A belated happy birthday, dear Wolfgang!

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Morning glory. © Charles Thibo

My dear Wolfgang,

I am awfully sorry. I forgot your birthday.  I was busy this week digesting all the bad news coming from the New World, but this is no excuse. Actually, to counter my growing desperation, I  listened to quite a number of pieces you wrote, like the wonderful Clarinet Concerto in A major and your Piano Concerto in F major. Your music always cheers me up. But it did not occur to me yesterday that 261 years ago, you saw the light in Salzburg. Will you forgive me? I hope so. And please forgive me the clumsiness of my writing, I wrote this on a fly.

Excelling in brilliance

To mend things I decided to promote your music a little, something that you will certainly approve of. You were so fond of your talent, your genius and quite a bit cocky. Do you remember the year 1782? You had moved to Vienne and you were eager to please, to conquer the favour of patrons and the general audience alike. You started to write one piano concerto after the other excelling in brilliance, wit, luminosity, and it is fair to say that through your incredible creativity you established this genre in Vienna.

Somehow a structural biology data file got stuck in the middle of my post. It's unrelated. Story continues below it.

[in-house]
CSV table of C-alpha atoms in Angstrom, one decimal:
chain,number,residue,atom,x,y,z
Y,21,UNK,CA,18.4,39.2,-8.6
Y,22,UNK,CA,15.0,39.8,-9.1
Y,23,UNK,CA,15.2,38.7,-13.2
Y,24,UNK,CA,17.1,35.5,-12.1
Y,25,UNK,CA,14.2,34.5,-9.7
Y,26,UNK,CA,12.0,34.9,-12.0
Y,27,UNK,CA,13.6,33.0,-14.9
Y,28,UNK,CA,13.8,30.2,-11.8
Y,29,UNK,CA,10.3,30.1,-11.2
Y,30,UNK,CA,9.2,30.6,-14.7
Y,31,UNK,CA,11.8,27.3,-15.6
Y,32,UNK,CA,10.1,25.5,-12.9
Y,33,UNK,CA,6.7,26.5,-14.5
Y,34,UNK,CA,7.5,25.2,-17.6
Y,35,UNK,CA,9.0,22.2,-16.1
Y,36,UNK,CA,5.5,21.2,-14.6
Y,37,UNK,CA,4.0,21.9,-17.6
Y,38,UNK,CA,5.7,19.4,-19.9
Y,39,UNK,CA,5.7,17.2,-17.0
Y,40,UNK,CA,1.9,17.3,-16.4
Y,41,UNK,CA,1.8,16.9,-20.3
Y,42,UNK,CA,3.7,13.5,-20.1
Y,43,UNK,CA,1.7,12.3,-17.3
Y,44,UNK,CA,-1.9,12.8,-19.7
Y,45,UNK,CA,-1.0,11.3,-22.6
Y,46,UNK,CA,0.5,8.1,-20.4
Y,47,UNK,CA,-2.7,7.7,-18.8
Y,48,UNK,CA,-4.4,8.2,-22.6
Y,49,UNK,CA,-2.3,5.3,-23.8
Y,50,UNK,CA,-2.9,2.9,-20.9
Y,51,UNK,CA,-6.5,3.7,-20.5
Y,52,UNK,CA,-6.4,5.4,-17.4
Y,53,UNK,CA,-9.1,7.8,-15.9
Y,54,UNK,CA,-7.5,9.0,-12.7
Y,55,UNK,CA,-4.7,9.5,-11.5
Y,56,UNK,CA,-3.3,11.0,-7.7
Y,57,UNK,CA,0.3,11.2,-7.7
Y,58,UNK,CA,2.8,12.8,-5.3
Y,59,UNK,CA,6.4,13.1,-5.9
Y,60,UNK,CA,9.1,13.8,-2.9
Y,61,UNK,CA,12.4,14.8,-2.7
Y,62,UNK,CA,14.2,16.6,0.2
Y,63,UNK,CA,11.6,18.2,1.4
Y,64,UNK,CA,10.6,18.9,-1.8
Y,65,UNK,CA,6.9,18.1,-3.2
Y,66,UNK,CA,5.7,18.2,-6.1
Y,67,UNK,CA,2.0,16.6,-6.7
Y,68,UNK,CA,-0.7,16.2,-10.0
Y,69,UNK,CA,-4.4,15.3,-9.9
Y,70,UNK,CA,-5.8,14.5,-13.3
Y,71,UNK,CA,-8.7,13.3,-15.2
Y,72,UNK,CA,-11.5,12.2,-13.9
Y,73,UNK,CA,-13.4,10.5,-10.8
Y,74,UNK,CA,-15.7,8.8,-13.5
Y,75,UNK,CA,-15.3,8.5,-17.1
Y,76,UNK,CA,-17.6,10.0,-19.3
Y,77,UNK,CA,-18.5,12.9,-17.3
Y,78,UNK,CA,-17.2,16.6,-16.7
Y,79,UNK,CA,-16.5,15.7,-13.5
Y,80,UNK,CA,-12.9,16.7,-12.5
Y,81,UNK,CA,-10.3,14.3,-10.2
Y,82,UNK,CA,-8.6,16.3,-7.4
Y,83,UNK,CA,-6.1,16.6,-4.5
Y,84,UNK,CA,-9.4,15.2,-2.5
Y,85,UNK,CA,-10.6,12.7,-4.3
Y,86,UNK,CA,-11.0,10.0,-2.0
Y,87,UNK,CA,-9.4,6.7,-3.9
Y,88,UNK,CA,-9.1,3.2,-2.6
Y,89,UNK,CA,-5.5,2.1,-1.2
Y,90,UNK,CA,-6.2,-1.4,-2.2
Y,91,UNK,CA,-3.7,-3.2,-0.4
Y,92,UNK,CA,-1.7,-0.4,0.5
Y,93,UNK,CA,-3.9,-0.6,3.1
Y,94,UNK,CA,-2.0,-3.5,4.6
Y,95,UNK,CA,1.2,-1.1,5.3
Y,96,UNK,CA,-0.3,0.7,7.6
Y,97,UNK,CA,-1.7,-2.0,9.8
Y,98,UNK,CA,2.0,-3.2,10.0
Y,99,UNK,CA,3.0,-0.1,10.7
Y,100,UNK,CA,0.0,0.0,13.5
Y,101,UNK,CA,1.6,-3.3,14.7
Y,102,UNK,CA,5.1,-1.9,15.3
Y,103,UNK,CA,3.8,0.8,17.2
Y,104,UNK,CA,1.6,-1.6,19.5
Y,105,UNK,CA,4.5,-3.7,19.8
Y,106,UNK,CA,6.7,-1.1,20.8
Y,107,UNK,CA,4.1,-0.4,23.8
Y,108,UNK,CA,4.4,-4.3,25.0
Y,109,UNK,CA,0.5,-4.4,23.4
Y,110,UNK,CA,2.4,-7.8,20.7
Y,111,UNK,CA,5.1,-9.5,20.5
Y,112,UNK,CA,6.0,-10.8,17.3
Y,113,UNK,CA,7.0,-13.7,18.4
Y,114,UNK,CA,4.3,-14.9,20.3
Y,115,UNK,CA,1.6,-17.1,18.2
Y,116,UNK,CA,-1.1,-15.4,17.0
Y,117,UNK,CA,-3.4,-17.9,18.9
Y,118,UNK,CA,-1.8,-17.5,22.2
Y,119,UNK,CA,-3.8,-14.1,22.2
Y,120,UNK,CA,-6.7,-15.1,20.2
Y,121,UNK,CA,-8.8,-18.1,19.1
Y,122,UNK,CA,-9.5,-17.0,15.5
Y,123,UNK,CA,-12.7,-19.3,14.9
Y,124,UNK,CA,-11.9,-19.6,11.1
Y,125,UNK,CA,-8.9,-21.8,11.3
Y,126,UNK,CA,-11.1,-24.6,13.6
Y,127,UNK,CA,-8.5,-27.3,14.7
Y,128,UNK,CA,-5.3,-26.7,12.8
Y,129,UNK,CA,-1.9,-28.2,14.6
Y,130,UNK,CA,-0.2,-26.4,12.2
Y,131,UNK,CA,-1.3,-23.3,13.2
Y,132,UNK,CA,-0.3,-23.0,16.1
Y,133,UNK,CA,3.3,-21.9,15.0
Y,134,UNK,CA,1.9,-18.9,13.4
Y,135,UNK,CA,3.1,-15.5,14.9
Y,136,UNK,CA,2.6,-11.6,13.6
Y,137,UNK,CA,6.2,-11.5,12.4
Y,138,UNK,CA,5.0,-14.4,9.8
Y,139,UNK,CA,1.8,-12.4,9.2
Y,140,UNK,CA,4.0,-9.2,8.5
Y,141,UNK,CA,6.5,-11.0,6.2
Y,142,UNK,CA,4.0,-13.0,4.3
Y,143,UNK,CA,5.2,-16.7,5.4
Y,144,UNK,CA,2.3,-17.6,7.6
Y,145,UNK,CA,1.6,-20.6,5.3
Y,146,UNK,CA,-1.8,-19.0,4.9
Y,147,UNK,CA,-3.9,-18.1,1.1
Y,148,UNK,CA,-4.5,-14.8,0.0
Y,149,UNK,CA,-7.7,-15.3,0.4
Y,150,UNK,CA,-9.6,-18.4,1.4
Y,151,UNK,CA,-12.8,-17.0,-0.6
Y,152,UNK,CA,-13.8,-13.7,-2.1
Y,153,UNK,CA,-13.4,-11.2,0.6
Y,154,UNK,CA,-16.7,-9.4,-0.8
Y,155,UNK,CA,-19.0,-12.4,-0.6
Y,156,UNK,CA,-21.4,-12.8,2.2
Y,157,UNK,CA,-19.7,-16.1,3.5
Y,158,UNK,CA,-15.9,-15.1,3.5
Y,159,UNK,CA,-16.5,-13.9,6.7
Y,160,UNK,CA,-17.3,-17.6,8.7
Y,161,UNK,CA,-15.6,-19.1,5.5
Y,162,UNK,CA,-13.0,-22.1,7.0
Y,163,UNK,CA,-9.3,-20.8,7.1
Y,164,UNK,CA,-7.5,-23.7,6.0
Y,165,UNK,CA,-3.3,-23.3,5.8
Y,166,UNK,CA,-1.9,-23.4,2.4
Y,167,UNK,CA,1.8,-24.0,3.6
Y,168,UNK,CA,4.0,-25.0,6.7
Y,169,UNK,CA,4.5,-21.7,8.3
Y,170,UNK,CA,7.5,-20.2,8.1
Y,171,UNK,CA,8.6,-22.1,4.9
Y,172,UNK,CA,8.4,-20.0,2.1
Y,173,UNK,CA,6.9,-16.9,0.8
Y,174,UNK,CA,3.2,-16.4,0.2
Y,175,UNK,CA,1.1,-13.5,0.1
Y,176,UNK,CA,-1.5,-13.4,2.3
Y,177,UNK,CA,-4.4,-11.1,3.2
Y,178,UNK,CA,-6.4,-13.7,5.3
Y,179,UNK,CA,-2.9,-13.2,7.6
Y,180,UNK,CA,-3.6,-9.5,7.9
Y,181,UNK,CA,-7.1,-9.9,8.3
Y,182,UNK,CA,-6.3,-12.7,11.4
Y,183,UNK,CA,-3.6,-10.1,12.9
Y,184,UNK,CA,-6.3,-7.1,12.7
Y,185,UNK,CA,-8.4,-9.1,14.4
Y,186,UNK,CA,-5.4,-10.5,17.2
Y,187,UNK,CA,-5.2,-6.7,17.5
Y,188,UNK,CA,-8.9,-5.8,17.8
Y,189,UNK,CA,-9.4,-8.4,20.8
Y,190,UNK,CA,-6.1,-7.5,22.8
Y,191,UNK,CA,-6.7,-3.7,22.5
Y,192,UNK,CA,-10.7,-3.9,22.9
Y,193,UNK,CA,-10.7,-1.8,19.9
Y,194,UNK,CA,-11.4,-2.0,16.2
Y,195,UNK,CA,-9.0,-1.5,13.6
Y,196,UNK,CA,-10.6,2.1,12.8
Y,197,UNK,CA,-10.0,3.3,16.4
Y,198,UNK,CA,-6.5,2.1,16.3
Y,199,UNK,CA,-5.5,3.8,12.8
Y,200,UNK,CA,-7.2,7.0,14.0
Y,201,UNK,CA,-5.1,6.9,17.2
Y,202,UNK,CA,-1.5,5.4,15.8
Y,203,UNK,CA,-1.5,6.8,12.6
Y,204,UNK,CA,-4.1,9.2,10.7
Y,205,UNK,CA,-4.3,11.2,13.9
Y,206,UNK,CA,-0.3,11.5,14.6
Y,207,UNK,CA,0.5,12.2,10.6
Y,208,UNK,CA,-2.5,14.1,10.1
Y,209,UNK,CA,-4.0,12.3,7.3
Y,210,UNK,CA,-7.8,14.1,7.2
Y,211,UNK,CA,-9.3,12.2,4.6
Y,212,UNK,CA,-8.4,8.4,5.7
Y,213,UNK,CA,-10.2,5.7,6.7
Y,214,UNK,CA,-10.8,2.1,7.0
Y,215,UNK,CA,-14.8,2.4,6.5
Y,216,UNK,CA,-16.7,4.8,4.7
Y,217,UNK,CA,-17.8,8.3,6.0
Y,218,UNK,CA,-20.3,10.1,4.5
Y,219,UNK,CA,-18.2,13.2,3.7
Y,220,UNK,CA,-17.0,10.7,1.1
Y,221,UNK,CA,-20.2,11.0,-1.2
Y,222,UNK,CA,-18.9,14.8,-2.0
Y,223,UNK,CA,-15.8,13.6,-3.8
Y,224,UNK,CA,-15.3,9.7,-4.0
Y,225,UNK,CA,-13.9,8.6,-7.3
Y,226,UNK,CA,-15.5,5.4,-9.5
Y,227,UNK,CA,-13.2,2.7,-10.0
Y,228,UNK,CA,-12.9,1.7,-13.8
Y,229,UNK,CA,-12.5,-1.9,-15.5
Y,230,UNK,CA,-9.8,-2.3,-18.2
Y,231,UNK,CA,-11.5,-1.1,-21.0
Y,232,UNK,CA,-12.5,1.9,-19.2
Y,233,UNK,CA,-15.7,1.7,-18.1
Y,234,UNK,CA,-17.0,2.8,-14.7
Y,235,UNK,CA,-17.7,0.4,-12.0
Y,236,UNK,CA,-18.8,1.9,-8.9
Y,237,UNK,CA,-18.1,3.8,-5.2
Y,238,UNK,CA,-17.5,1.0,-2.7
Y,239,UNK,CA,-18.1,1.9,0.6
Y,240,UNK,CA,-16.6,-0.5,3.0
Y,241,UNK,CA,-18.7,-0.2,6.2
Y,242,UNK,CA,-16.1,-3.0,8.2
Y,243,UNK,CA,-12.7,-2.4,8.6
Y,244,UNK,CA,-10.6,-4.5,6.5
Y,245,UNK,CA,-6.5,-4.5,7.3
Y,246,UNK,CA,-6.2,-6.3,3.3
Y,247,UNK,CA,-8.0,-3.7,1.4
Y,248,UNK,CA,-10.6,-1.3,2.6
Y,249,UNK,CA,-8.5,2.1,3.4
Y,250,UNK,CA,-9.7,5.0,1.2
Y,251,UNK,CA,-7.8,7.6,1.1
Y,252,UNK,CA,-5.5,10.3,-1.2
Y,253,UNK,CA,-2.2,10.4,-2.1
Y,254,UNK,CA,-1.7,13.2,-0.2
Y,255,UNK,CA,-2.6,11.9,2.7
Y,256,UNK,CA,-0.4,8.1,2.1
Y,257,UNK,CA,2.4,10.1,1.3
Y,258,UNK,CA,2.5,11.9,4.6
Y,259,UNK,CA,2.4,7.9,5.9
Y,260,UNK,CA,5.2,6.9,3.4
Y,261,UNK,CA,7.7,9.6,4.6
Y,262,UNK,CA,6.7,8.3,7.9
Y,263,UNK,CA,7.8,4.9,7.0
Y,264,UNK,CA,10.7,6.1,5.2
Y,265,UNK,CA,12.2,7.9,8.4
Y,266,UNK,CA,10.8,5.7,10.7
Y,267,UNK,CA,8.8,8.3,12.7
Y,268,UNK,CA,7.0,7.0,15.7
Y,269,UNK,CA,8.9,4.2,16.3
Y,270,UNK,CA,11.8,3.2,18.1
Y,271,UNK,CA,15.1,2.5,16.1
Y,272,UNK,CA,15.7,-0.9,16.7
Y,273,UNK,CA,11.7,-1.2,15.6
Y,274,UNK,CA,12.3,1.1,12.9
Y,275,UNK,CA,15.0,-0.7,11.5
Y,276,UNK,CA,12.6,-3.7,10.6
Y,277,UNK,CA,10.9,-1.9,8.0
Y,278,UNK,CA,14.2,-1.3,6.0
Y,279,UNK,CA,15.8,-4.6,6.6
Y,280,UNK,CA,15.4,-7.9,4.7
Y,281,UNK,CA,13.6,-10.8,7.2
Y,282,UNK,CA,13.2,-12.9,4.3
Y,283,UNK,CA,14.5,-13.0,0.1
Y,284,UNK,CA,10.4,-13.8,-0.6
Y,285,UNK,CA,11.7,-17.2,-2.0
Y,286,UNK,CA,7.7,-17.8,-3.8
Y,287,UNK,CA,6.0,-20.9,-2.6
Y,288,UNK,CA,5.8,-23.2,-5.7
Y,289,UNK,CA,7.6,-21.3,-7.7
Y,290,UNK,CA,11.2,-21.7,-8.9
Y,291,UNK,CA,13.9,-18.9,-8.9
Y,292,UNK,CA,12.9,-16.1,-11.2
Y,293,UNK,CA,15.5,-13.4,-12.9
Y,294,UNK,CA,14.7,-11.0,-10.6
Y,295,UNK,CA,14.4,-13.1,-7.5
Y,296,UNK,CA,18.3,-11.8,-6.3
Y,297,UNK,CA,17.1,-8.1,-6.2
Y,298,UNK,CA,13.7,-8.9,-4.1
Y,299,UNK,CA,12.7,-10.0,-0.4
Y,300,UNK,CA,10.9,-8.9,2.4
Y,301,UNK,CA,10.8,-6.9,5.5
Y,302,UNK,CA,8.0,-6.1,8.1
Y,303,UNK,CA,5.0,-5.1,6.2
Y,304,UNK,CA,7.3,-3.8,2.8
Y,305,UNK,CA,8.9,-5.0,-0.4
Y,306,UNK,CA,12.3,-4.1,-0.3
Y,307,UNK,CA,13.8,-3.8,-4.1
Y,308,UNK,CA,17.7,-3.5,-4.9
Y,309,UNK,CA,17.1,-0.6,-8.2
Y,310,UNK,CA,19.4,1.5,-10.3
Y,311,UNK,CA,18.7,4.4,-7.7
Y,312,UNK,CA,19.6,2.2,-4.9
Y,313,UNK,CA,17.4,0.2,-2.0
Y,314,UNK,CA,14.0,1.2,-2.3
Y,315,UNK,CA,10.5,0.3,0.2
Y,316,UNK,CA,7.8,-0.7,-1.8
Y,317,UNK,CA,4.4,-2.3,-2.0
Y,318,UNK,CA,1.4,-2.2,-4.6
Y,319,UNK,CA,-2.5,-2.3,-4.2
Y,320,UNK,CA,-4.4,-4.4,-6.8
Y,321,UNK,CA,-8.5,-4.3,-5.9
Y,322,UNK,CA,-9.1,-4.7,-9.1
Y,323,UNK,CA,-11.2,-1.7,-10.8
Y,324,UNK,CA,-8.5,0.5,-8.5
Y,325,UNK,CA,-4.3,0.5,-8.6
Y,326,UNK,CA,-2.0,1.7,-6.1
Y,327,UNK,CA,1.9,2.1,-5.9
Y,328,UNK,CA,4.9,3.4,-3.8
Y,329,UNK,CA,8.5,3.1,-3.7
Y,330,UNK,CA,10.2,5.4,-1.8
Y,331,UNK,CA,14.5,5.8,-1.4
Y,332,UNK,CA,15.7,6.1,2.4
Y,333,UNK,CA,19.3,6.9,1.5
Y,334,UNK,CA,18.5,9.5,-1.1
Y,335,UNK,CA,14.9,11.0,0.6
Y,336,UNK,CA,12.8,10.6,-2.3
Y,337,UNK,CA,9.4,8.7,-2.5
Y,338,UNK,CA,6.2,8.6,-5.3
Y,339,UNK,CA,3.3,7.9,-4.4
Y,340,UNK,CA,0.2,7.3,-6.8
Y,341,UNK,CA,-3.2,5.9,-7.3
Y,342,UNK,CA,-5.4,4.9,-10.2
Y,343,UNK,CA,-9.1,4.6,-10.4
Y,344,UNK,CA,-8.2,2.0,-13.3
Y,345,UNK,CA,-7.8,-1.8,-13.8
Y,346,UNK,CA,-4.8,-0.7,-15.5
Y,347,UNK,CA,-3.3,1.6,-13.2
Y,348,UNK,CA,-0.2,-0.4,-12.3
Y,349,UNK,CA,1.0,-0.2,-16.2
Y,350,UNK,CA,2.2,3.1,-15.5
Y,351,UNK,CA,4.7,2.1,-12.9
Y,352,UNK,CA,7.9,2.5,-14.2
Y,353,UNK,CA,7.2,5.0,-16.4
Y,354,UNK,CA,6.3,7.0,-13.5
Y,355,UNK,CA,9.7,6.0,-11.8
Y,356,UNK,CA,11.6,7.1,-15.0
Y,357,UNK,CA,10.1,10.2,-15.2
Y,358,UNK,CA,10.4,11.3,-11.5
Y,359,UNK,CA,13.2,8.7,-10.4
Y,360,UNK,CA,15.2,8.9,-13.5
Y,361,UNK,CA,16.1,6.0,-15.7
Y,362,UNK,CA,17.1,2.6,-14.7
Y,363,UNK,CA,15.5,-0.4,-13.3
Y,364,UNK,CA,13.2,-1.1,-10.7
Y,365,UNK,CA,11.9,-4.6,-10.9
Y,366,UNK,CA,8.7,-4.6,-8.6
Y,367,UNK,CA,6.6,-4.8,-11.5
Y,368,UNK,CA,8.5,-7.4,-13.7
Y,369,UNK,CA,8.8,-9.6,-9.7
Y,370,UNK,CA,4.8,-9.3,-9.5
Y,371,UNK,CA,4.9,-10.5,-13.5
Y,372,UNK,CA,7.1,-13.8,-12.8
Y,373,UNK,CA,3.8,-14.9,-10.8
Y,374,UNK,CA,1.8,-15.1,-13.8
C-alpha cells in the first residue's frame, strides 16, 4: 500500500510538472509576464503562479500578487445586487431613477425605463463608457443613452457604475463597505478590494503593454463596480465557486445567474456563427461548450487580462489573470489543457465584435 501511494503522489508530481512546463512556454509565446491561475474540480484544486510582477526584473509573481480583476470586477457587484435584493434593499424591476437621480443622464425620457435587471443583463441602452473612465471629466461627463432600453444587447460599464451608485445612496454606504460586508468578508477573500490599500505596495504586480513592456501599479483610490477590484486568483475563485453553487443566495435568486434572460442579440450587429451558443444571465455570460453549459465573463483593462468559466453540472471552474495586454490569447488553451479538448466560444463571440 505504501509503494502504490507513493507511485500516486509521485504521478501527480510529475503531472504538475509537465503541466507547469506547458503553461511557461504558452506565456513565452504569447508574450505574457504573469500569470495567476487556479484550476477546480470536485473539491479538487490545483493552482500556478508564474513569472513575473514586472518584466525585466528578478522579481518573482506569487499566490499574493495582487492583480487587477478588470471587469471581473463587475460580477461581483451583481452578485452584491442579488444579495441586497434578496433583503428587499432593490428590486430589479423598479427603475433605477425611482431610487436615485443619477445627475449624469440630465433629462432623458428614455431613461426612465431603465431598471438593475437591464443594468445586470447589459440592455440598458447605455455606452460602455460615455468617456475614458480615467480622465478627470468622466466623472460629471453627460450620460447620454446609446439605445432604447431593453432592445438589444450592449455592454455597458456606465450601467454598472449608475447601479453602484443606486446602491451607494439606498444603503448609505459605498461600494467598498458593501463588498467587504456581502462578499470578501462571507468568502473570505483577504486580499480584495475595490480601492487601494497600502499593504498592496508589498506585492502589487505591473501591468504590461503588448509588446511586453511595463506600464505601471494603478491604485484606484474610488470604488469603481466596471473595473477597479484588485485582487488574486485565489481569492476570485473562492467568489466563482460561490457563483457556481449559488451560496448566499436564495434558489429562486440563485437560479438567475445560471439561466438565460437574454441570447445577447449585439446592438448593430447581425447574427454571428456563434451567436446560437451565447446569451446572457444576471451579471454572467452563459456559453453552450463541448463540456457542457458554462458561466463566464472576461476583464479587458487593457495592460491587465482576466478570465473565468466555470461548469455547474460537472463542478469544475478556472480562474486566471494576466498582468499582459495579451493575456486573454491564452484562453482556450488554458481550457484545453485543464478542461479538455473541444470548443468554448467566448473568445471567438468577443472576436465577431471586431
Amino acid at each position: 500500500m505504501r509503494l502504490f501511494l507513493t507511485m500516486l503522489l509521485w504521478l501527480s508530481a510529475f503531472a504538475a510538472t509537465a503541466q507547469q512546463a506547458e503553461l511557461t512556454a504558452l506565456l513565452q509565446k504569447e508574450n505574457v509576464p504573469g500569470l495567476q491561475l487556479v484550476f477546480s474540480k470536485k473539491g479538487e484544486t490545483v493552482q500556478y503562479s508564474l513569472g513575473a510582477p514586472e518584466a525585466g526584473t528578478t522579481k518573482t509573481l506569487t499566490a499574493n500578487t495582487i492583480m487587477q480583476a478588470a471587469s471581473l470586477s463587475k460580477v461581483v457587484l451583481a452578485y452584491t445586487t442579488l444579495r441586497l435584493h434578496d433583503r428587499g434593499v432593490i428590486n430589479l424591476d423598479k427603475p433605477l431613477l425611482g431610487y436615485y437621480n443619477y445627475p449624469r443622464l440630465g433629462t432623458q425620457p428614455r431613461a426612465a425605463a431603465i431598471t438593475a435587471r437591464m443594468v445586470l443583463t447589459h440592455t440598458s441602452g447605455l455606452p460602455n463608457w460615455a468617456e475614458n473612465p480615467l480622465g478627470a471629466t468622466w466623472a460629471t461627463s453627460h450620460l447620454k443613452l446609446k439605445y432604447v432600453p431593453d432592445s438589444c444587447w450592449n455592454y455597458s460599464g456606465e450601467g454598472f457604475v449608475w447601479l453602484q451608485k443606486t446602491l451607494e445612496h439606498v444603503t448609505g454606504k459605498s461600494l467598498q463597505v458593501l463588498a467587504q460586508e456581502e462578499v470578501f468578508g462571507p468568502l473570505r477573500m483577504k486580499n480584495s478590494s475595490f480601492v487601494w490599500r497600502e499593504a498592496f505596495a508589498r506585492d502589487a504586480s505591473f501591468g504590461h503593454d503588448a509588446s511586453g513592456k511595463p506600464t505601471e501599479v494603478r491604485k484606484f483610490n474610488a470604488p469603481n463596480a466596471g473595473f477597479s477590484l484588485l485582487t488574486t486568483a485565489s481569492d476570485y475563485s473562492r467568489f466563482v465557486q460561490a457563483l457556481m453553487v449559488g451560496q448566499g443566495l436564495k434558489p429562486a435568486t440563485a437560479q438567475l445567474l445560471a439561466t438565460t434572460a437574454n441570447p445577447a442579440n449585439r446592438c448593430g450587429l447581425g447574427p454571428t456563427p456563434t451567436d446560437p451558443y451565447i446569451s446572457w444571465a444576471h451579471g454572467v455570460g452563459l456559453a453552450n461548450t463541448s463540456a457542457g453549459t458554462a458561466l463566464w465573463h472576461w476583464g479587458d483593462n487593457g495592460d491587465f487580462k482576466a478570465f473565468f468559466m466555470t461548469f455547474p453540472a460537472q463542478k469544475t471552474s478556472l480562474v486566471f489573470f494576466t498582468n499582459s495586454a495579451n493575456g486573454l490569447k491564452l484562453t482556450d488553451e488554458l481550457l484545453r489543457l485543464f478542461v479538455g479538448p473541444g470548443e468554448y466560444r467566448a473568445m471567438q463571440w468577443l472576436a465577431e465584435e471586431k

Admiring the sunrise

So far for the birthday laudatio. Now to the music. When I got up today I saw a beautifully coloured sky as the sun rose. I think you would have liked it too. And I said to myself: This will be a glorious day because I will make it a glorious day. I needed to do a little housekeeping, but I had my mind set on my piano practice – a lovely piece by a man you can’t possibly know, the Russian composer Pyotr Tchaikovsky – and on spending some time with my family.  Glorious does not necessarily mean extravagant.

A true partnership

In 1782/83 you wrote a piece that I would call glorious though not extravagant. I am speaking about the Piano Concerto No. 13 in C, K.415. Pleasant, comforting, light, luminous and you refrained from excesses of any sort. It is very well-balanced, the piano is not too dominant, but a discrete companion and friend to the orchestra. It doesn’t hide, but it doesn’t stand out too much while on the other hand the orchestra does not try to drown the pianist. They keep each other good company, they form a partnership, the meet on an equal footing. Again and again I can listen to the recording by the NDR Sinfonieorchester and Arturo Benedetti Michelangelo and every time it rejoices me. And since the concerto has an overall festive touch – here’s to you, Wolfgang: Happy Birthday!

Did you like this post? Now is the moment to reward my creativity.





© Charles Thibo

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de Chareli

Writer, photographer, piano student, music enthusiast. I am real and more than the ∑ (my posts).

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